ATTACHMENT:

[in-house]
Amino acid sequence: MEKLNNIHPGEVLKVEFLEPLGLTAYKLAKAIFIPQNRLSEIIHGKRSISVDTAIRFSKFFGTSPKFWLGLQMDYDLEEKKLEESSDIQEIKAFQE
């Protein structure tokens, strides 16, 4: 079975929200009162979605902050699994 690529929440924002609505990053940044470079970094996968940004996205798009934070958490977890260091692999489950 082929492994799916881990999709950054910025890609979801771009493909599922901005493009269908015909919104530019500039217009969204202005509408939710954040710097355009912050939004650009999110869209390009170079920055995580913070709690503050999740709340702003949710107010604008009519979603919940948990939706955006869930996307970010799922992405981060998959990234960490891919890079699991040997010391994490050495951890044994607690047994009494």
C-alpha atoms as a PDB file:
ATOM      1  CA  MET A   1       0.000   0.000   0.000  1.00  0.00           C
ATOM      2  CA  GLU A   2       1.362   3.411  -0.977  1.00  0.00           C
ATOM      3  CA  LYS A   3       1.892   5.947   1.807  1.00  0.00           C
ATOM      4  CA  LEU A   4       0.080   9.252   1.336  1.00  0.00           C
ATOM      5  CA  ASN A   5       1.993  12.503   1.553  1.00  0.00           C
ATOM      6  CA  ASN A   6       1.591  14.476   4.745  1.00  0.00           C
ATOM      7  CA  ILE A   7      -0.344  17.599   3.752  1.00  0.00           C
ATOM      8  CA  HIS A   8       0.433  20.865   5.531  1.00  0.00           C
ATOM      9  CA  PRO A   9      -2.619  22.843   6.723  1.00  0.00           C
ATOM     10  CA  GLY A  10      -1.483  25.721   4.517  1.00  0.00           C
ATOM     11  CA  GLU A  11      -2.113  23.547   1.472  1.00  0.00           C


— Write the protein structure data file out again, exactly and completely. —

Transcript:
[in-house]
Amino acid sequence: MEKLNNIHPGEVLKVEFLEPLGLTAYKLAKAIFIPQNRLSEIIHGKRSISVDTAIRFSKFFGTSPKFWLGLQMDYDLEEKKLEESSDIQEIKAFQE
């Protein structure tokens, strides 16, 4: 079975929200009162979605902050699994 690529929440924002609505990053940044470079970094996968940004996205798009934070958490977890260091692999489950 082929492994799916881990999709950054910025890609979801771009493909599922901005493009269908015909919104530019500039217009969204202005509408939710954040710097355009912050939004650009999110869209390009170079920055995580913070709690503050999740709340702003949710107010604008009519979603919940948990939706955006869930996307970010799922992405981060998959990234960490891919890079699991040997010391994490050495951890044994607690047994009494």
C-alpha atoms as a PDB file:
ATOM      1  CA  MET A   1       0.000   0.000   0.000  1.00  0.00           C
ATOM      2  CA  GLU A   2       1.362   3.411  -0.977  1.00  0.00           C
ATOM      3  CA  LYS A   3       1.892   5.947   1.807  1.00  0.00           C
ATOM      4  CA  LEU A   4       0.080   9.252   1.336  1.00  0.00           C
ATOM      5  CA  ASN A   5       1.993  12.503   1.553  1.00  0.00           C
ATOM      6  CA  ASN A   6       1.591  14.476   4.745  1.00  0.00           C
ATOM      7  CA  ILE A   7      -0.344  17.599   3.752  1.00  0.00           C
ATOM      8  CA  HIS A   8       0.433  20.865   5.531  1.00  0.00           C
ATOM      9  CA  PRO A   9      -2.619  22.843   6.723  1.00  0.00           C
ATOM     10  CA  GLY A  10      -1.483  25.721   4.517  1.00  0.00           C
ATOM     11  CA  GLU A  11      -2.113  23.547   1.472  1.00  0.00           C